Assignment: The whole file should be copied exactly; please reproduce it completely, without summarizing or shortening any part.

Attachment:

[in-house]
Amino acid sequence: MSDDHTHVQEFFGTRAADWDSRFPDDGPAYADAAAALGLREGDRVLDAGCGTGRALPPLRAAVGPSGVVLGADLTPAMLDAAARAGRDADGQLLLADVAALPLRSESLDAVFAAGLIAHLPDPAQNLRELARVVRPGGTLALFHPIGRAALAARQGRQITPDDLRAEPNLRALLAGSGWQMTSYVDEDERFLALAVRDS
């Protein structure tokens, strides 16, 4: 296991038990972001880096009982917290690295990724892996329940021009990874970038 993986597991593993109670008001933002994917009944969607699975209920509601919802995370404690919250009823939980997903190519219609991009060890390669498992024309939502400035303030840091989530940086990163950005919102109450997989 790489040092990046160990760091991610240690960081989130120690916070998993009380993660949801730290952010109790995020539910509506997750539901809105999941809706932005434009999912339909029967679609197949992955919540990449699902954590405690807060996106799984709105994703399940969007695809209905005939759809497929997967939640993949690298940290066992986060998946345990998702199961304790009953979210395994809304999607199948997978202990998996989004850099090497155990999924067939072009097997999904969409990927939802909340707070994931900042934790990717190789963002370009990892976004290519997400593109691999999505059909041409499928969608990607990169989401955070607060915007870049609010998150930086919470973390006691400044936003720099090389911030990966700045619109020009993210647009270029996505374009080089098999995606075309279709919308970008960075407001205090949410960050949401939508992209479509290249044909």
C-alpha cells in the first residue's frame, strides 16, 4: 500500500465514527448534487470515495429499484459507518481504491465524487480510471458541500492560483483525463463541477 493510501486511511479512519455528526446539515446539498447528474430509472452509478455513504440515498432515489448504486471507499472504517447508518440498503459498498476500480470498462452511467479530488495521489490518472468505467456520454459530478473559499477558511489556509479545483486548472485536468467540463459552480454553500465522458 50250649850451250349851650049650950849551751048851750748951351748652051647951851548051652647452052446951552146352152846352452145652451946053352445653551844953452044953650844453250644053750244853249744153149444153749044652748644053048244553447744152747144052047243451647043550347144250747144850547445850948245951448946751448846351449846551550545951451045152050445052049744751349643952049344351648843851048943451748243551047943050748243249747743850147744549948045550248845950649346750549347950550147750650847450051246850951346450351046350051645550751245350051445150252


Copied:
[in-house]
Amino acid sequence: MSDDHTHVQEFFGTRAADWDSRFPDDGPAYADAAAALGLREGDRVLDAGCGTGRALPPLRAAVGPSGVVLGADLTPAMLDAAARAGRDADGQLLLADVAALPLRSESLDAVFAAGLIAHLPDPAQNLRELARVVRPGGTLALFHPIGRAALAARQGRQITPDDLRAEPNLRALLAGSGWQMTSYVDEDERFLALAVRDS
């Protein structure tokens, strides 16, 4: 296991038990972001880096009982917290690295990724892996329940021009990874970038 993986597991593993109670008001933002994917009944969607699975209920509601919802995370404690919250009823939980997903190519219609991009060890390669498992024309939502400035303030840091989530940086990163950005919102109450997989 790489040092990046160990760091991610240690960081989130120690916070998993009380993660949801730290952010109790995020539910509506997750539901809105999941809706932005434009999912339909029967679609197949992955919540990449699902954590405690807060996106799984709105994703399940969007695809209905005939759809497929997967939640993949690298940290066992986060998946345990998702199961304790009953979210395994809304999607199948997978202990998996989004850099090497155990999924067939072009097997999904969409990927939802909340707070994931900042934790990717190789963002370009990892976004290519997400593109691999999505059909041409499928969608990607990169989401955070607060915007870049609010998150930086919470973390006691400044936003720099090389911030990966700045619109020009993210647009270029996505374009080089098999995606075309279709919308970008960075407001205090949410960050949401939508992209479509290249044909």
C-alpha cells in the first residue's frame, strides 16, 4: 500500500465514527448534487470515495429499484459507518481504491465524487480510471458541500492560483483525463463541477 493510501486511511479512519455528526446539515446539498447528474430509472452509478455513504440515498432515489448504486471507499472504517447508518440498503459498498476500480470498462452511467479530488495521489490518472468505467456520454459530478473559499477558511489556509479545483486548472485536468467540463459552480454553500465522458 50250649850451250349851650049650950849551751048851750748951351748652051647951851548051652647452052446951552146352152846352452145652451946053352445653551844953452044953650844453250644053750244853249744153149444153749044652748644053048244553447744152747144052047243451647043550347144250747144850547445850948245951448946751448846351449846551550545951451045152050445052049744751349643952049344351648843851048943451748243551047943050748243249747743850147744549948045550248845950649346750549347950550147750650847450051246850951346450351046350051645550751245350051445150252